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World Federation of Advertisers issues landmark ‘greenwashing’ guidance to brands

By Jennifer Faull | Deputy Editor

April 4, 2022 | 5 min read

Last year, the Advertising Standards Authority (ASA) and Competition and Markets Authority (CMA) announced a crackdown on ‘greenwashing ads’. Since then there has been a spike in brands falling foul of the new rules. The World Federation of Advertisers has now issued landmark guidance on how brands can make sure environmental claims featured in their marketing communications are credible for both consumers and regulators.

It’s the first time that global guidance has been issued on this increasingly challenging issue. The WFA worked with the International Council for Advertising Self-Regulation (ICAS), the European Advertising Standards Alliance (EASA) and the UK’s ASA. It also went through a peer review process with advertising standards bodies from around the world, including Australia, Brazil, France, India, Spain, Sweden and the US.

climate action

WFA has issued global guidance on how to avoid greenwashing

Testament to its importance, 27 brands – representing $50bn a year in ad spend – have already signed up to the follow the global guidance.

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“Current consumer skepticism in environmental claims and marketers’ fears of greenwashing are together the biggest obstacles to our industry being part of the solution to the climate crisis,” said WFA chief Stephan Loerke.

“Big reductions in CO2 emissions have occurred on the back of technology and innovation; the next big advance needs to be driven by behavioral change. This is where marketers can help. This guidance is an essential first step to creating an environment where marketers and consumers can feel more confident about companies’ sustainability credentials.”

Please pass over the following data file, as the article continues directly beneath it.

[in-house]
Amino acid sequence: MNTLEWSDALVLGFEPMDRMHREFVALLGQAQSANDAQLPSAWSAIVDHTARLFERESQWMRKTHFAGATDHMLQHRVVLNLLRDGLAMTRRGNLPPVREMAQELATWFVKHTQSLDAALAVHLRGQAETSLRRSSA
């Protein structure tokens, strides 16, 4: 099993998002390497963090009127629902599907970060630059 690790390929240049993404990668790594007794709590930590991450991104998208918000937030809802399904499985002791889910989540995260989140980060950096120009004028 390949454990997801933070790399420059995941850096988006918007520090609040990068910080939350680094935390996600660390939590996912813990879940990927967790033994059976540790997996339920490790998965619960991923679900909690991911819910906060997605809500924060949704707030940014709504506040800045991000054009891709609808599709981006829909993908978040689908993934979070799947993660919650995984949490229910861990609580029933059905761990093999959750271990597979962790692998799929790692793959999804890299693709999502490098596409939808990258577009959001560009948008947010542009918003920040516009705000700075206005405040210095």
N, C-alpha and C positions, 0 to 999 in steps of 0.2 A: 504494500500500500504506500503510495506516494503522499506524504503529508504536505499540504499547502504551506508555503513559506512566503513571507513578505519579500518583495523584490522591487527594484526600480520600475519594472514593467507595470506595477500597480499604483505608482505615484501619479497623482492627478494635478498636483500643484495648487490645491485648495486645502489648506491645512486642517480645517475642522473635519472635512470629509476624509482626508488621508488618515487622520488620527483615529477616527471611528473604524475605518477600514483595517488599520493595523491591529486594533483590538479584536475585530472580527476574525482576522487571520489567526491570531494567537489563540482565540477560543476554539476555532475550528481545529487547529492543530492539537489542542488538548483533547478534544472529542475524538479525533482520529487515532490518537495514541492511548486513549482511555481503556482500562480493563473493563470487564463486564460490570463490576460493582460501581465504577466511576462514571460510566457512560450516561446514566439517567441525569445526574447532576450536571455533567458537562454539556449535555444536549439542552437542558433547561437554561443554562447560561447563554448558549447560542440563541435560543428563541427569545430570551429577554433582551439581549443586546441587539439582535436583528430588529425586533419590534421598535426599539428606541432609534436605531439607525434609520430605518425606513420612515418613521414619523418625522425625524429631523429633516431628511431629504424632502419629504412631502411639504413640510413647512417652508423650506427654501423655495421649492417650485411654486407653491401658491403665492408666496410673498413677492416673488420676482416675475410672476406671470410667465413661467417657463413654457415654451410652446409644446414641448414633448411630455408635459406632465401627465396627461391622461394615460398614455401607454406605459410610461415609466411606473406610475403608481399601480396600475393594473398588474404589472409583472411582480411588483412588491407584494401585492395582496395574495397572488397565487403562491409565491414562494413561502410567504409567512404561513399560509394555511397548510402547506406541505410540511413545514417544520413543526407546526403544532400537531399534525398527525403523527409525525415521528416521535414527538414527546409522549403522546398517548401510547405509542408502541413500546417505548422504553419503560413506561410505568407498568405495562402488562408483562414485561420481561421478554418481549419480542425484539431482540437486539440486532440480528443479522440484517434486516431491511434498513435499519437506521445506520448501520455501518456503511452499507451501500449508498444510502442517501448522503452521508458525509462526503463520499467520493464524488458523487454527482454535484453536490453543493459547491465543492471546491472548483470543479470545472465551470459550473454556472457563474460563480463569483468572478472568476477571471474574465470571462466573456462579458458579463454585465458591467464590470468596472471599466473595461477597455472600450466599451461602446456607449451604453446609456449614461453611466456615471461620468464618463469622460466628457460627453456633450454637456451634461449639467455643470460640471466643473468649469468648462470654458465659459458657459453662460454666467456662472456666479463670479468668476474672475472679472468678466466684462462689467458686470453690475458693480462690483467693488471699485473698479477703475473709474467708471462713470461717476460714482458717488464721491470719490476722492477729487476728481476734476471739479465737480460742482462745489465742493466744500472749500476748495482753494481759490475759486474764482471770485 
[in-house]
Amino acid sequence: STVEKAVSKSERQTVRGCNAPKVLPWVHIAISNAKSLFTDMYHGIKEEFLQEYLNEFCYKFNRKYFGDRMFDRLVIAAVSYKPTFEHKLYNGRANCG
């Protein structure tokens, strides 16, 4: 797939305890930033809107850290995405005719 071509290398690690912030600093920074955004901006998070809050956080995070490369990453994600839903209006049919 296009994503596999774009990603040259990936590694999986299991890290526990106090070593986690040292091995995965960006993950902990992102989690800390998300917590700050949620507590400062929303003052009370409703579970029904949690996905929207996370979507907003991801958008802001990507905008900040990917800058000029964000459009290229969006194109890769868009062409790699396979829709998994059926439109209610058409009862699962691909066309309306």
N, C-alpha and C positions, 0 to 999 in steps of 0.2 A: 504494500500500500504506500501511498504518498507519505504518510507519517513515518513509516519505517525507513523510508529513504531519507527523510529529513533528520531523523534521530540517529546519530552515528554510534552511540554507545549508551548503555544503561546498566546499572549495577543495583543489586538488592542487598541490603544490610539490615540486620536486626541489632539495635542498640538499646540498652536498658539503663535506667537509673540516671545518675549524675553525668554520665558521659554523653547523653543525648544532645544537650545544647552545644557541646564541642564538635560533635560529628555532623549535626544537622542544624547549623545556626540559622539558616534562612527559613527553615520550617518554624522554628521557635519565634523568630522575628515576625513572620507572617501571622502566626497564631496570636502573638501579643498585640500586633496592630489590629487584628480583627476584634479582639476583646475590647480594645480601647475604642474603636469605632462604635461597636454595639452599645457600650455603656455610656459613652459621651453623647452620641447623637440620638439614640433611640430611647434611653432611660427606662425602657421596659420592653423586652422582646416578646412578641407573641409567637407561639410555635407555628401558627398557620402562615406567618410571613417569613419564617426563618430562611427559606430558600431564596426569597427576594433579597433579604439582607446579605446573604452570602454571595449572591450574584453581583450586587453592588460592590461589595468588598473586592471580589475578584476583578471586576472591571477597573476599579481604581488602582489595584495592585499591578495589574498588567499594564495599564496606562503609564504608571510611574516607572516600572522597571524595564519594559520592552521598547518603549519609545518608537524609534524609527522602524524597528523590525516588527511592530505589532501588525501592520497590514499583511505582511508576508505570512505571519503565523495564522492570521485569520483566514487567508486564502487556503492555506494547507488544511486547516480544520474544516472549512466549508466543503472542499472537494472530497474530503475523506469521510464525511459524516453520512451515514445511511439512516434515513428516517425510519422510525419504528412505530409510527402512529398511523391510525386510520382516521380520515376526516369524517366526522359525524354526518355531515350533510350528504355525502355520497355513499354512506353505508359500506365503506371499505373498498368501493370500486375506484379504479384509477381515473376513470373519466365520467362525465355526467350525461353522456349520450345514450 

The guidance identified six key rules that should, in theory, help brands avoid being accused of greenwashing. These are:

  1. Claims must not be likely to mislead and the basis for them must be clear

  2. Marketers must hold robust evidence for all claims likely to be regarded as objective and capable of substantiation

  3. Marketing communications must not omit material information and, where time or space is limited, marketers must use alternative means to make qualifying information readily accessible to the audience and indicate where it can be accessed

  4. Marketers must base general environmental claims on the full lifecycle of their product or business, unless the marketing communication states otherwise, and must make clear the limits of the lifecycle

  5. Products compared in marketing communications must meet the same needs or be intended for the same purpose and the basis for comparisons must be clear and allow the audience to make an informed decision about the products compared

  6. Marketers must include all information relating to the environmental impact of advertised products that is required by law, regulators or codes to which they are signatories

Brands still want better guidance

The guidance was published alongside new WFA research that identified the seriousness with which brands are now taking greenwashing claims. The survey of signatories to the WFA’s Planet Pledge initiative found that 64% now have ethical standards in place to ensure green claims are credible, while every single respondent is now checking green claims in marketing with their sustainability team who have to sign off any claims, in addition to ensuring legal sign off. 80% also run such claims past public affairs practitioners.

72% of respondents would welcome greater regulation of environmental claims. Only one company responded it would be resistant to regulation in this space.

Analysis of recent ASA rulings found there had been a sharp rise in the number of adverts ruled greenwashing, both in recent months and compared to the year before, with 16 advertising campaigns exaggerating brands’ green credentials or making claims that could not be substantiated.

Ryanair, Alpro and Oatly were among the most complained about brands for their green marketing efforts.

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